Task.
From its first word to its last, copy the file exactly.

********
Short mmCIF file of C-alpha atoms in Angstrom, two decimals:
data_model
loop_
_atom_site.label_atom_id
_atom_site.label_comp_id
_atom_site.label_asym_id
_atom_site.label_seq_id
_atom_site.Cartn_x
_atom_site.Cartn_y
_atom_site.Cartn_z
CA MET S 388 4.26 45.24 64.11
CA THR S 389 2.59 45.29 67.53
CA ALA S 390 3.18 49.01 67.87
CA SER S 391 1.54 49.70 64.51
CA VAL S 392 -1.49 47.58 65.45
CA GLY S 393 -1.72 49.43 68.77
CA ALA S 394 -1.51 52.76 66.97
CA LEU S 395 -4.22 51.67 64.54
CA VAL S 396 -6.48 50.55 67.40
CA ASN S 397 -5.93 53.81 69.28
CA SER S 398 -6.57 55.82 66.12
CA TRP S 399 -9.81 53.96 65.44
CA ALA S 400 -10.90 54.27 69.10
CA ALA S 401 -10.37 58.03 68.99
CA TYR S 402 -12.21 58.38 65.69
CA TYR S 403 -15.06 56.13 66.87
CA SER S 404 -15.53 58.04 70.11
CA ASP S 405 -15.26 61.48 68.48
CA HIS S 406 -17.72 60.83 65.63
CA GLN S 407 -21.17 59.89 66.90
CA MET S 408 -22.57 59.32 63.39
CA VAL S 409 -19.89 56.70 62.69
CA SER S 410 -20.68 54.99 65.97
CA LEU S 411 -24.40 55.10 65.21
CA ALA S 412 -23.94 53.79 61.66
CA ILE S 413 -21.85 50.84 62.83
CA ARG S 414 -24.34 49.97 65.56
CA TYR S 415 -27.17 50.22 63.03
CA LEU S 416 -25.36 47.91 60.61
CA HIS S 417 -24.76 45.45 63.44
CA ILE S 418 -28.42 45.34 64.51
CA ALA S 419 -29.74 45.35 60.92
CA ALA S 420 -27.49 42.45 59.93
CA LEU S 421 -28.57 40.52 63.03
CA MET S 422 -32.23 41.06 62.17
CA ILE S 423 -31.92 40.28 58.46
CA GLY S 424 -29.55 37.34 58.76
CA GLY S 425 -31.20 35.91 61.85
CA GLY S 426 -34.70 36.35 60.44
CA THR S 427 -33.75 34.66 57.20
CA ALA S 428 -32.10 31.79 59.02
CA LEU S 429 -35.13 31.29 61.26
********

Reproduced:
Short mmCIF file of C-alpha atoms in Angstrom, two decimals:
data_model
loop_
_atom_site.label_atom_id
_atom_site.label_comp_id
_atom_site.label_asym_id
_atom_site.label_seq_id
_atom_site.Cartn_x
_atom_site.Cartn_y
_atom_site.Cartn_z
CA MET S 388 4.26 45.24 64.11
CA THR S 389 2.59 45.29 67.53
CA ALA S 390 3.18 49.01 67.87
CA SER S 391 1.54 49.70 64.51
CA VAL S 392 -1.49 47.58 65.45
CA GLY S 393 -1.72 49.43 68.77
CA ALA S 394 -1.51 52.76 66.97
CA LEU S 395 -4.22 51.67 64.54
CA VAL S 396 -6.48 50.55 67.40
CA ASN S 397 -5.93 53.81 69.28
CA SER S 398 -6.57 55.82 66.12
CA TRP S 399 -9.81 53.96 65.44
CA ALA S 400 -10.90 54.27 69.10
CA ALA S 401 -10.37 58.03 68.99
CA TYR S 402 -12.21 58.38 65.69
CA TYR S 403 -15.06 56.13 66.87
CA SER S 404 -15.53 58.04 70.11
CA ASP S 405 -15.26 61.48 68.48
CA HIS S 406 -17.72 60.83 65.63
CA GLN S 407 -21.17 59.89 66.90
CA MET S 408 -22.57 59.32 63.39
CA VAL S 409 -19.89 56.70 62.69
CA SER S 410 -20.68 54.99 65.97
CA LEU S 411 -24.40 55.10 65.21
CA ALA S 412 -23.94 53.79 61.66
CA ILE S 413 -21.85 50.84 62.83
CA ARG S 414 -24.34 49.97 65.56
CA TYR S 415 -27.17 50.22 63.03
CA LEU S 416 -25.36 47.91 60.61
CA HIS S 417 -24.76 45.45 63.44
CA ILE S 418 -28.42 45.34 64.51
CA ALA S 419 -29.74 45.35 60.92
CA ALA S 420 -27.49 42.45 59.93
CA LEU S 421 -28.57 40.52 63.03
CA MET S 422 -32.23 41.06 62.17
CA ILE S 423 -31.92 40.28 58.46
CA GLY S 424 -29.55 37.34 58.76
CA GLY S 425 -31.20 35.91 61.85
CA GLY S 426 -34.70 36.35 60.44
CA THR S 427 -33.75 34.66 57.20
CA ALA S 428 -32.10 31.79 59.02
CA LEU S 429 -35.13 31.29 61.26